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Chalk Paint: Upcycling Furniture

I’m sure you’ve heard of Chalk Paint by now!? It started to blow up in popularity about 2012 with Annie Sloan’s collection and ever since, women have been upcycling everything from mug trees to wardrobes with it! It’s popular because you don’t need a primer, so you can paint on a shiny surface and finish with a wax or a lacquer to finish the job!

I’ve been toying with the idea of painting something with chalk paint but as we’re sticking to IKEA furniture until we buy our house and get the French Antique furniture we want, we don’t have much that can be ‘upcycled’ and I’m certainly not painting my Laura Ashley pieces…

Photo 21-02-2016, 20 22 36

Being on a budget with every cent going into a house deposit, I’m trying to be as thrifty as possible.  I bought a pair of  Birch Ikea Bekvam step stools after seeing them in a magazine, being used as bedside tables. They’ve been sitting raw, unvarnished by our bed for two years…gathering dust and just looking….meh. I noticed Woodies DIY were selling a less expensive version of Annie Sloan in the form of Rustoleum Chalky Finish Furniture Paint and so I took the plunge and bought a tin of ‘Clotted Cream’ and a tin of teak woodstain for the steps.. I figured, what the heck, if I hated it, the steps were only €15 so it wouldn’t be a major loss and I could strip them back down if I wanted.. I do have a power sander but it’s in my Mum’s attic, with most of our other stuff, waiting until we buy our house… which box? God knows..

 

Colour-Chart
Here is the selection of Rust-Oleum’s colours, not as extensive or playful as Annie Sloan but if you just want a basic job, it does the job!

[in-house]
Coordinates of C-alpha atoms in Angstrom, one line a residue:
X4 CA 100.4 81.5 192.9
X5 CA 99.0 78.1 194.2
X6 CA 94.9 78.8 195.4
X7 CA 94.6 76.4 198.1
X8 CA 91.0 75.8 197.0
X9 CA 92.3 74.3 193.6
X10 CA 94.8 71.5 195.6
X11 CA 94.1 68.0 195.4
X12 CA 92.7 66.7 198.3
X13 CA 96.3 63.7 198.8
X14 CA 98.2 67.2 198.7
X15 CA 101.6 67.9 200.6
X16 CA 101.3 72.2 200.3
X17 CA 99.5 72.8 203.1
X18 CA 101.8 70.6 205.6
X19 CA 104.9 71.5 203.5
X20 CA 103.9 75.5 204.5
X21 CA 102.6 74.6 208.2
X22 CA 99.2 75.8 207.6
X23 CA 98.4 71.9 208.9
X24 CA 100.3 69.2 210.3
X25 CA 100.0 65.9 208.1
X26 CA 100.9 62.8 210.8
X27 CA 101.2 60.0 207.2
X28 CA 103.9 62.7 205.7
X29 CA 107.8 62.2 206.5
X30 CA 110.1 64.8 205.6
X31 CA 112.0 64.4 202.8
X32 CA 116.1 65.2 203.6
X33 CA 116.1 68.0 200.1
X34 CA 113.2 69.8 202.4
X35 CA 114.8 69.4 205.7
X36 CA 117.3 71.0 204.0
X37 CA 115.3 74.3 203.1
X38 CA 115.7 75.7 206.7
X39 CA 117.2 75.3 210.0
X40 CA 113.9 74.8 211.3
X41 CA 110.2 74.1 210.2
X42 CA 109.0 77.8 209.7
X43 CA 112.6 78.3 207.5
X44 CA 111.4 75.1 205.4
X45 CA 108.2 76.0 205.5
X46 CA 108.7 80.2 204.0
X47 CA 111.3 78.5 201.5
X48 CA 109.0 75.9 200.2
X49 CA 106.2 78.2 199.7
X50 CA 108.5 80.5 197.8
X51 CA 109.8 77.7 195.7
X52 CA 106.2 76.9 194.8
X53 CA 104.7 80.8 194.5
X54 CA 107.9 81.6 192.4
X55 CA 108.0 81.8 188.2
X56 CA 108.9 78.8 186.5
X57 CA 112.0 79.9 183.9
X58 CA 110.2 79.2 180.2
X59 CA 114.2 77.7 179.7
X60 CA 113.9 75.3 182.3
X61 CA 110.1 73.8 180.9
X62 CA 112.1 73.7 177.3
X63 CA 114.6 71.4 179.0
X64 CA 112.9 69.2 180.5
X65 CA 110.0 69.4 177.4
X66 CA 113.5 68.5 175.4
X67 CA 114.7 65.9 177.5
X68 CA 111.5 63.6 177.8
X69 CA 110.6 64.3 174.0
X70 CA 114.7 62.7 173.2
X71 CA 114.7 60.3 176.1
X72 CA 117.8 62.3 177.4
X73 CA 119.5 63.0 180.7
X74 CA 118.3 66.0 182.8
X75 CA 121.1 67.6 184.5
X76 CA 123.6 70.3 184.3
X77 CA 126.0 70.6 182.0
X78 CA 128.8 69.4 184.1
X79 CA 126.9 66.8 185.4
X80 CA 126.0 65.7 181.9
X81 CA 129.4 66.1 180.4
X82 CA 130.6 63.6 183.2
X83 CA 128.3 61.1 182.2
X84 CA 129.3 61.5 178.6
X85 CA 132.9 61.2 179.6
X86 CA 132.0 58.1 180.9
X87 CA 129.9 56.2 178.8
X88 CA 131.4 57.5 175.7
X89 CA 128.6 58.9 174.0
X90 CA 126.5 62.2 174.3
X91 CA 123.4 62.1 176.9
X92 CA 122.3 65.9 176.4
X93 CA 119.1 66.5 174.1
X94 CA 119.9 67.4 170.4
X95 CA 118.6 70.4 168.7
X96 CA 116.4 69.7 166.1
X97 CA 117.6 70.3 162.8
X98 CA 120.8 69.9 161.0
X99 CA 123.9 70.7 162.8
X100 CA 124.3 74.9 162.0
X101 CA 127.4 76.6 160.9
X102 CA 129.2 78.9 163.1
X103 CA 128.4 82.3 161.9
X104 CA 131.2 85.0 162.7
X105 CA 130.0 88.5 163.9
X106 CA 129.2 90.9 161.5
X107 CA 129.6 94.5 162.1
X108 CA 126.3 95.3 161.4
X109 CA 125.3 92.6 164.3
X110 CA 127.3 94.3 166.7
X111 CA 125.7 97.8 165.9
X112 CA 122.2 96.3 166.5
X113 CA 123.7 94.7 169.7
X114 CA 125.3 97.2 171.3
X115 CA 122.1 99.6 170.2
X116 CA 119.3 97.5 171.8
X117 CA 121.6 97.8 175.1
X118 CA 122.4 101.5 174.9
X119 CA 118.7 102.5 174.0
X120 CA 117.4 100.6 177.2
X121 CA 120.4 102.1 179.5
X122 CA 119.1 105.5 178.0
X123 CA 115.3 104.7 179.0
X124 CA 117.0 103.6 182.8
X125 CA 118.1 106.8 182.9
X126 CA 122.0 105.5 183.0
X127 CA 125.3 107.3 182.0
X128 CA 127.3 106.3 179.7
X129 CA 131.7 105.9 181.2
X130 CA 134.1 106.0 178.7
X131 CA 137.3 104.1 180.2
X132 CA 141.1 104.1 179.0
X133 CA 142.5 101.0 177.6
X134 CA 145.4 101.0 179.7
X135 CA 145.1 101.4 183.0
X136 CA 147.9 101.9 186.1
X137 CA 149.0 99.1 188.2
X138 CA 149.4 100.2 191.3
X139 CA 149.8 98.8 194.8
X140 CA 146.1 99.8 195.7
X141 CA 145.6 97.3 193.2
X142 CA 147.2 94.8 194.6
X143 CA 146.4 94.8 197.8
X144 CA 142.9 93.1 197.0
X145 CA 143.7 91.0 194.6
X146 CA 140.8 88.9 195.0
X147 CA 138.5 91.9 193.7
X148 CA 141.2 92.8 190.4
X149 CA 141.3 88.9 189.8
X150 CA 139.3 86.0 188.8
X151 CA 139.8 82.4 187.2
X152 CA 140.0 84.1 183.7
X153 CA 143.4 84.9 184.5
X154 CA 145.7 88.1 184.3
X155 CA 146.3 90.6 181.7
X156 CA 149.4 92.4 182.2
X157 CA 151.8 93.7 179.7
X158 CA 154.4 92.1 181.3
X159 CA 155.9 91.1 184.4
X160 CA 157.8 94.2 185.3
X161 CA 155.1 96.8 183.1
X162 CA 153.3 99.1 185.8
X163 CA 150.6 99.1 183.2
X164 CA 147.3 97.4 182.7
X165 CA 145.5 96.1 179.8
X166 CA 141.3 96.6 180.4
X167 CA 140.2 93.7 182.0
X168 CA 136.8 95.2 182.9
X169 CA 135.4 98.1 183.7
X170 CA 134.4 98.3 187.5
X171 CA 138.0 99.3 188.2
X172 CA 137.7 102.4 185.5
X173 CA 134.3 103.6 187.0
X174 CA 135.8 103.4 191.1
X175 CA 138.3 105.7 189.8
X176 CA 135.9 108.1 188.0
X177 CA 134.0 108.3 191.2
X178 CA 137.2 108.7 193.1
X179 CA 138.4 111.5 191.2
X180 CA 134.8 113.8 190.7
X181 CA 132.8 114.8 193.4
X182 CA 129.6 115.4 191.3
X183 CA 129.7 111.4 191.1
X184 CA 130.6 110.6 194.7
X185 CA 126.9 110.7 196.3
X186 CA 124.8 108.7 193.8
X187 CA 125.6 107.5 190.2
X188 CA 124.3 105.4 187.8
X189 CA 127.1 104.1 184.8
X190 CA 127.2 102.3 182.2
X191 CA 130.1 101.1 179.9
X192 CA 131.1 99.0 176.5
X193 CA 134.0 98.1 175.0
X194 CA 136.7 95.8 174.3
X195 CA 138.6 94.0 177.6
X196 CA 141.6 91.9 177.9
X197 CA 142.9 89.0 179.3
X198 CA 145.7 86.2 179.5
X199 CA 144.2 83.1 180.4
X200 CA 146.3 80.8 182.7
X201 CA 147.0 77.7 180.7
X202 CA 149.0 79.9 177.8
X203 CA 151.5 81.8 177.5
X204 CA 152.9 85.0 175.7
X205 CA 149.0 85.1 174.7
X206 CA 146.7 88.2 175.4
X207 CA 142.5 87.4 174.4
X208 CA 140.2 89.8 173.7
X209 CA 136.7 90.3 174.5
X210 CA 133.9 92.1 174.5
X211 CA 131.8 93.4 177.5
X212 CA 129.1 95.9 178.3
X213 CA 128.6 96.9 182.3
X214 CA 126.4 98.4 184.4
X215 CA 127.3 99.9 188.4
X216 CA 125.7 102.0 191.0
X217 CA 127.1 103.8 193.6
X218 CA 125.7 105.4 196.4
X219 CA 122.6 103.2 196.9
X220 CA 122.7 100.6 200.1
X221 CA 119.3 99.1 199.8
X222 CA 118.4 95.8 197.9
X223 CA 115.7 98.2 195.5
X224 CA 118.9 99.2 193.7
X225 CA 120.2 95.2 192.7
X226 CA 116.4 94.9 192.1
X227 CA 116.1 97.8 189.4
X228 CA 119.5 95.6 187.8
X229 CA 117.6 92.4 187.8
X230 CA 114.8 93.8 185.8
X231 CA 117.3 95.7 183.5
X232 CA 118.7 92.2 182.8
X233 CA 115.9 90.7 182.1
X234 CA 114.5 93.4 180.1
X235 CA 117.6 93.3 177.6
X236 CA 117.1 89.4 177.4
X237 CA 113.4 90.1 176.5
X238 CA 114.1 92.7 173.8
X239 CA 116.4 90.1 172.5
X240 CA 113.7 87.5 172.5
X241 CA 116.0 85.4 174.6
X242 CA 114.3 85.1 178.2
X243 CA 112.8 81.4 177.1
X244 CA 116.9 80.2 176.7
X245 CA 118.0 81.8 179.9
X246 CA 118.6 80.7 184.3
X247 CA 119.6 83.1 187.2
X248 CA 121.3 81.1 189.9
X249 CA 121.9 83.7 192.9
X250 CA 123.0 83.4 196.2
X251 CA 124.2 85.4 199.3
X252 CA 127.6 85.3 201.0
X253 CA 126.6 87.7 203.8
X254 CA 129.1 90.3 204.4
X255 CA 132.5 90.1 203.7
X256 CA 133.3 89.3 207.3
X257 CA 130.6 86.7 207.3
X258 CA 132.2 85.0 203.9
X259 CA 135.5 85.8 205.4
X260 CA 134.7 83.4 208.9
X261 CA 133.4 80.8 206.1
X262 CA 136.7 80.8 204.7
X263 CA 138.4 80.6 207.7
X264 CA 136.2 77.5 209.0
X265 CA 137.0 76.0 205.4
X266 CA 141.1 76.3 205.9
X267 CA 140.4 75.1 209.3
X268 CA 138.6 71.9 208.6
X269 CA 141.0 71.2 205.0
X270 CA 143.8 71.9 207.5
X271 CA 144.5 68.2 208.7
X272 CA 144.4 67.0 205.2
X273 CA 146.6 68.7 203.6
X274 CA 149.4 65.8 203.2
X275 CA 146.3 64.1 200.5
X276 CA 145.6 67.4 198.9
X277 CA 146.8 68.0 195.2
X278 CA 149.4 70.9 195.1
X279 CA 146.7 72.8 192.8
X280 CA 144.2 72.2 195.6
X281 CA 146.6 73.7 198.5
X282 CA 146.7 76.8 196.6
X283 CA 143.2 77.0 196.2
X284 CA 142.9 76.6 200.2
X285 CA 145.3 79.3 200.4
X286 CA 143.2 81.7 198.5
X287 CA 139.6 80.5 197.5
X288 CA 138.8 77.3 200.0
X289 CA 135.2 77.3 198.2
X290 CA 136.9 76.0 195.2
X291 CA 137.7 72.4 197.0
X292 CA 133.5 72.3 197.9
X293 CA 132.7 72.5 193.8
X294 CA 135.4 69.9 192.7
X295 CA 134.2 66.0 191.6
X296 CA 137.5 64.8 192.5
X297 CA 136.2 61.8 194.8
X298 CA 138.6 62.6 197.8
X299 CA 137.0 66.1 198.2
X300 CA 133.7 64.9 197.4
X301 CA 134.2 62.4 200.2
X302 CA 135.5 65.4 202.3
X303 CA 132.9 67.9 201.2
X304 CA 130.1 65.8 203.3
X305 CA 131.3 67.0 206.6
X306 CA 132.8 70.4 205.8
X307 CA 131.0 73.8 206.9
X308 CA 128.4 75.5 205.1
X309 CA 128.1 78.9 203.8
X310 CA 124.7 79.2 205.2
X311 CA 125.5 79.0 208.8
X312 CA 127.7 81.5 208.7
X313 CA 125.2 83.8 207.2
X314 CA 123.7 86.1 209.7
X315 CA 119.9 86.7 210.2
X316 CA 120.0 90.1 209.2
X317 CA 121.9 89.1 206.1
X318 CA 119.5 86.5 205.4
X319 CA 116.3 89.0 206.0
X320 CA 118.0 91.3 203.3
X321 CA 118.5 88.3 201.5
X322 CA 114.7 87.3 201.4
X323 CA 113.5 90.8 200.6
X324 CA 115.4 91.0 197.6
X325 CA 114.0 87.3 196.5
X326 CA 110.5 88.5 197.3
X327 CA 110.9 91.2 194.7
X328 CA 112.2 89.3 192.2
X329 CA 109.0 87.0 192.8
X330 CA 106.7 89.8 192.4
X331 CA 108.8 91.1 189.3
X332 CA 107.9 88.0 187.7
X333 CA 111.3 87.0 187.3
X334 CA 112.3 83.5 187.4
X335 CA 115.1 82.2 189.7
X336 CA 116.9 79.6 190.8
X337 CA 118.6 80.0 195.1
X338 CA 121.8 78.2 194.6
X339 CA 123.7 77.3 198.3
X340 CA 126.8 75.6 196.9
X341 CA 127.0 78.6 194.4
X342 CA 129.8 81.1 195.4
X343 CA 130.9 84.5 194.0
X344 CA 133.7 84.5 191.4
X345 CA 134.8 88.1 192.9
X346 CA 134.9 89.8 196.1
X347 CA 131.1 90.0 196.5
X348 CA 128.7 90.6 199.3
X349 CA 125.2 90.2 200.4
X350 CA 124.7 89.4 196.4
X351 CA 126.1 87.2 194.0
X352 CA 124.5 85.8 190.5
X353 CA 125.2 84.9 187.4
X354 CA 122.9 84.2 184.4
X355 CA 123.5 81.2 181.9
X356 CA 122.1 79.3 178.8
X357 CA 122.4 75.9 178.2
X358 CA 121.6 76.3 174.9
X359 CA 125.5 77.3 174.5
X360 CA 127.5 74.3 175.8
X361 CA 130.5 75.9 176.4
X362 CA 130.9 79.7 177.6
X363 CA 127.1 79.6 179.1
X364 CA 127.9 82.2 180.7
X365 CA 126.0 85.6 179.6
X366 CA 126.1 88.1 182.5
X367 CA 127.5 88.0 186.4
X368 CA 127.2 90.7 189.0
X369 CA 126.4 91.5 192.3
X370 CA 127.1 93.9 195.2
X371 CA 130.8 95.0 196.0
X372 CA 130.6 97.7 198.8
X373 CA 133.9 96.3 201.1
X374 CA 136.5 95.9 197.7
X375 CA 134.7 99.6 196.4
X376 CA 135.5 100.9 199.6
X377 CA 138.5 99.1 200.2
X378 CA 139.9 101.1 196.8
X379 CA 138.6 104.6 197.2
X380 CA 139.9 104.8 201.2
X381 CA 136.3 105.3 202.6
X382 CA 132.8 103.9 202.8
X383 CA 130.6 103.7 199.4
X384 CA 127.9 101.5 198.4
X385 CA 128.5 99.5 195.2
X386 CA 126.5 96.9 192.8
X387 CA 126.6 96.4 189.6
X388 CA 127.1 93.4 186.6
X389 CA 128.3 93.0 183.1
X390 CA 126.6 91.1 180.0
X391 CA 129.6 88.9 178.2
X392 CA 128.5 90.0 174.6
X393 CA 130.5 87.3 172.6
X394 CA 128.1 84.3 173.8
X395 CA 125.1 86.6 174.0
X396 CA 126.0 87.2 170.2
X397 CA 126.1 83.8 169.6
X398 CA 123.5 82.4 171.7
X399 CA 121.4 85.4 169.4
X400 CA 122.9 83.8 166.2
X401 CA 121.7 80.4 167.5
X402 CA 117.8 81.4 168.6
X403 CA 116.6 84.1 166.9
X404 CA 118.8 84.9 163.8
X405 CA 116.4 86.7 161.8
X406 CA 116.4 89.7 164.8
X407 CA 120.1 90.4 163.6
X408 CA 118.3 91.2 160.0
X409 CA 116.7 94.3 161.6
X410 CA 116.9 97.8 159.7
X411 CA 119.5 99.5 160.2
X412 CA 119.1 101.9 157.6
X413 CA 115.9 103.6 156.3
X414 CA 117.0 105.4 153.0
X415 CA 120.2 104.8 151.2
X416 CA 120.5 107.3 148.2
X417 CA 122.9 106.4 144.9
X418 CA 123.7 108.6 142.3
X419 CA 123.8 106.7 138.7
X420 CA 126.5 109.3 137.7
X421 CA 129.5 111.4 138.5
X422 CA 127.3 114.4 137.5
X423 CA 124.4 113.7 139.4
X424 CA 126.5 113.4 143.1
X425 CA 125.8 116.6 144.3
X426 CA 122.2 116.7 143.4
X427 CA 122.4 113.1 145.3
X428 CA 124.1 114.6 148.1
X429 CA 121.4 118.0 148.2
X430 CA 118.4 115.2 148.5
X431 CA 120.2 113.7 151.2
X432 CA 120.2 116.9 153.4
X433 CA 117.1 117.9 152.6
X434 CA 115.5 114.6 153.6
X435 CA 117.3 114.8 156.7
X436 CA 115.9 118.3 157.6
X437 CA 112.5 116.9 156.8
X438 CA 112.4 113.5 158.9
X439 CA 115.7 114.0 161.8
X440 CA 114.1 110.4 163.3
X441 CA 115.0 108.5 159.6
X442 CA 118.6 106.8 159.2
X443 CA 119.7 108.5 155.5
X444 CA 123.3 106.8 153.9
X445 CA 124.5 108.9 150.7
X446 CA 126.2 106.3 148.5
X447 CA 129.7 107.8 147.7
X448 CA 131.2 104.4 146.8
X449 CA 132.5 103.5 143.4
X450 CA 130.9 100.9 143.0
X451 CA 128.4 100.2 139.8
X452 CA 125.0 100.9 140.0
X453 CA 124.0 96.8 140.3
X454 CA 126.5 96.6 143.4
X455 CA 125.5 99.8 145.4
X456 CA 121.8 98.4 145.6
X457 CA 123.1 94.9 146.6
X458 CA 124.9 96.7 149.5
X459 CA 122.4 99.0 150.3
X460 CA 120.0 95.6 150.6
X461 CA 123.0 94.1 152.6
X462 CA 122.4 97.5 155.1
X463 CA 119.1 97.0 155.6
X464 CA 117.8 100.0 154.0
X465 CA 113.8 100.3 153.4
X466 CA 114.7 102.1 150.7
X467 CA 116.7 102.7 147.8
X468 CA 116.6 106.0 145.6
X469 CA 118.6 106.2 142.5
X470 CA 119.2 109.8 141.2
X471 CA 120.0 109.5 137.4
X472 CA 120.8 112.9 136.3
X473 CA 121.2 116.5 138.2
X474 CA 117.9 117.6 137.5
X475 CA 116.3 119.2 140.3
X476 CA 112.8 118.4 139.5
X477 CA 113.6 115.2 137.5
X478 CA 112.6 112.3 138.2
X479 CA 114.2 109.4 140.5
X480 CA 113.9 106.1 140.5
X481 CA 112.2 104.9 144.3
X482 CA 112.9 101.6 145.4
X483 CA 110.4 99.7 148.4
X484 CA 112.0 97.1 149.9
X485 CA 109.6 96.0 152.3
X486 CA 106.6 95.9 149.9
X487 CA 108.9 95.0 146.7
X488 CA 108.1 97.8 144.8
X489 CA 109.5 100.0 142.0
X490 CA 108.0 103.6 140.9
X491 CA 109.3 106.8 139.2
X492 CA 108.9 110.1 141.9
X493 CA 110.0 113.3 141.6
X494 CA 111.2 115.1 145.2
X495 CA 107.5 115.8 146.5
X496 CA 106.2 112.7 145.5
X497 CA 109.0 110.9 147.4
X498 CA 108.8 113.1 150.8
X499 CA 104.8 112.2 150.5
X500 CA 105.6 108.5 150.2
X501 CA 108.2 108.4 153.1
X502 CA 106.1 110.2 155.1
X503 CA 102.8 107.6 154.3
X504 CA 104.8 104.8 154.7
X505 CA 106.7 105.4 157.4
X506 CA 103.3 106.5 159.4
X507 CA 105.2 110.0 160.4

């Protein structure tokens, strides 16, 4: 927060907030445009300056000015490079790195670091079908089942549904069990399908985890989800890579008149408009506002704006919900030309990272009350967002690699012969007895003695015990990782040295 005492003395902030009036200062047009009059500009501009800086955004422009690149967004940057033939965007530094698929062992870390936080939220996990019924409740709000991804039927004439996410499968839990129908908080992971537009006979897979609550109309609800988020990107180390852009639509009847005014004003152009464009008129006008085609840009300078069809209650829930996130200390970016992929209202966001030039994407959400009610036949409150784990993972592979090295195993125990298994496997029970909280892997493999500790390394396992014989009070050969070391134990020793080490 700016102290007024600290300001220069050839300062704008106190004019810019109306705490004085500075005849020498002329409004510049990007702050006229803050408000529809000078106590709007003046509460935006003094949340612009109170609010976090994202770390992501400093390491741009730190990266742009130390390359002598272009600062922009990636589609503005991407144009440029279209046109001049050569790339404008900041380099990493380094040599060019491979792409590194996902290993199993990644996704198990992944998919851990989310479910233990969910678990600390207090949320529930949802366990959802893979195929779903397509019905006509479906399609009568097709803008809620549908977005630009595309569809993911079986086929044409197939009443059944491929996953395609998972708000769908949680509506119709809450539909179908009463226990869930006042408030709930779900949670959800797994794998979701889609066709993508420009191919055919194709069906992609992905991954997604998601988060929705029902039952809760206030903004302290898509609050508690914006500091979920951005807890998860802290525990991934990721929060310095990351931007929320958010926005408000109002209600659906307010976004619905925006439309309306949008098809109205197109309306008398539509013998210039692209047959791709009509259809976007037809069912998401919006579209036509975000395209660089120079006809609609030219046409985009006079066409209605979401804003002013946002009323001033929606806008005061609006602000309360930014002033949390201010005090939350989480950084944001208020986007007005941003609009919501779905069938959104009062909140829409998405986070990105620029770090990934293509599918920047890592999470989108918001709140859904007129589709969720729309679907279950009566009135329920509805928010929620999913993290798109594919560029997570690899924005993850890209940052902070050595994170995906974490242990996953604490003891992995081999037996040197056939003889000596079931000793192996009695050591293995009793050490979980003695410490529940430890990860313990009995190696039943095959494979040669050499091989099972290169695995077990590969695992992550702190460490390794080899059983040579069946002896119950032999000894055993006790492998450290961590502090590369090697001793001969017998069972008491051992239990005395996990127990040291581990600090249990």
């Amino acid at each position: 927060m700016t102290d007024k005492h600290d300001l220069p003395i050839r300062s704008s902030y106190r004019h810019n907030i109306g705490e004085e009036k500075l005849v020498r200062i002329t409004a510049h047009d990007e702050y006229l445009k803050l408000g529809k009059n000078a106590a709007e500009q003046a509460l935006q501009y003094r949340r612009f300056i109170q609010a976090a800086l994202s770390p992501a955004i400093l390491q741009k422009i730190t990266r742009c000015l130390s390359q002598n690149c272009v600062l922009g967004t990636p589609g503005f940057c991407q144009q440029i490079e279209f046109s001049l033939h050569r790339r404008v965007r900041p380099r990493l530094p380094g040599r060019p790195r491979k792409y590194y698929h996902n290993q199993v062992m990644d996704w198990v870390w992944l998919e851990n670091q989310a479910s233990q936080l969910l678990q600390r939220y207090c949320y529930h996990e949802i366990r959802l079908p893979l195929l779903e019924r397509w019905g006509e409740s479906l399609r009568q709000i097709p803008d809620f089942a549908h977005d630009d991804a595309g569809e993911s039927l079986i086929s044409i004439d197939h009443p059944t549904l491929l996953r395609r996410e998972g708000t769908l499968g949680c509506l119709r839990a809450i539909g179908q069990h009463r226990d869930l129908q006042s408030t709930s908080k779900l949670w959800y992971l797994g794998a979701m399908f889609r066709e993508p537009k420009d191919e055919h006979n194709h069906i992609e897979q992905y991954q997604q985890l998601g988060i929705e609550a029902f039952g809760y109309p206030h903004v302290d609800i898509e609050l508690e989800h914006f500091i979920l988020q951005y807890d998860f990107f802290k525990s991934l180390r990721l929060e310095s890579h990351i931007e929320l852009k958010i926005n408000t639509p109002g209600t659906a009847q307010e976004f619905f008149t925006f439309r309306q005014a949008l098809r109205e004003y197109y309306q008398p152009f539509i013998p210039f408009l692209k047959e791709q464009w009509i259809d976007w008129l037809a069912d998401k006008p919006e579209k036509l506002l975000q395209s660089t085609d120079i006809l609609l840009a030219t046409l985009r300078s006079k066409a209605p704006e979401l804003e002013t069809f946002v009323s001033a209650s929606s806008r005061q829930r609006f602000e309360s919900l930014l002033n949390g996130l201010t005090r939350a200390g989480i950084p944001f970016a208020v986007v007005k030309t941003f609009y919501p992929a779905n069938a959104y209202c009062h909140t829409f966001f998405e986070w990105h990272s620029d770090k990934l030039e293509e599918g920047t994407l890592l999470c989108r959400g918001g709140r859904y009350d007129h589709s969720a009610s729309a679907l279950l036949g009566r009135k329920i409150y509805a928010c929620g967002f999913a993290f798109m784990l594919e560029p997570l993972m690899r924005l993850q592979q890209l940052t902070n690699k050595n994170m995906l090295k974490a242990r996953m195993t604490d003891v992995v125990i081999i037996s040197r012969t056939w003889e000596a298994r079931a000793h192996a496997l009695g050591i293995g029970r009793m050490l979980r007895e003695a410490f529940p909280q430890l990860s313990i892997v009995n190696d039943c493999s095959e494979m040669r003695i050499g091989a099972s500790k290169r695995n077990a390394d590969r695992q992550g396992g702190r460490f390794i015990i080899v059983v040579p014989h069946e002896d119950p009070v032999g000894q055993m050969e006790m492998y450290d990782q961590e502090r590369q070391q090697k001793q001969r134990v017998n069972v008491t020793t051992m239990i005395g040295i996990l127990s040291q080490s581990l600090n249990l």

It’s really important you prepare the wood surface by cleaning it, a damp sponge pulls off any dust and simply allow it to dry. Having done this project, if I was to do it again, I’d sand the stool until it was smooth, just to take the raw edge away…the paint glides on easier that way too and you won’t get any clumps of fluff or dust in it (don’t you just HATE hair in your paint?).

I have used Annie Sloan before, on the back of one of Mum’s cabinets to show her how easy it is to upcycle and create a masterpiece….I then stole Mums Annie Sloan brush (shh!) Moving on to Rustoleum, it may be a bit cheaper but the downside is that it oxidizes way too fast and becomes thick and gloopy, this is where you get the brushmarks.  I gave my step stools two coats which required ONE tester pot for €6.99 , it’s all they needed and then used a very fine grade sandpaper to remove brushmarks, then finish with the wax OR do as I did and rub Coconut oil into it…does the same thing.

As I mentioned above, I used a teak stain on the steps, it looks like a Strawbridge/Laura Ashley ‘Bramley’ mash up and it’s a little more hardwearing. After I finished I also thought…why didn’t I stain the whole lot, then paint with the chalk paint, so that I could distress the corners of the legs and the darkened wood would show through instead of the white Birch. My bother in law suggested beating the legs with a chain to give them that well worn look..but I couldn’t do it.

Photo 23-02-2016, 13 30 49
Before
Photo 23-02-2016, 13 34 38
After

I’m totally tempted to take up an Annie Sloan class in one of the many shops around the country that do workshops, like Moss Cottage in Dundrum. But it’s so easy and amazing what you can do if you have a little spare time on your hands. Would definitely invest in Annie Sloan too, Rust-Oleum just hadn’t the same quality.

What are your thoughts on ChalkPaint? Have you tried it before, did it work out???

 

 

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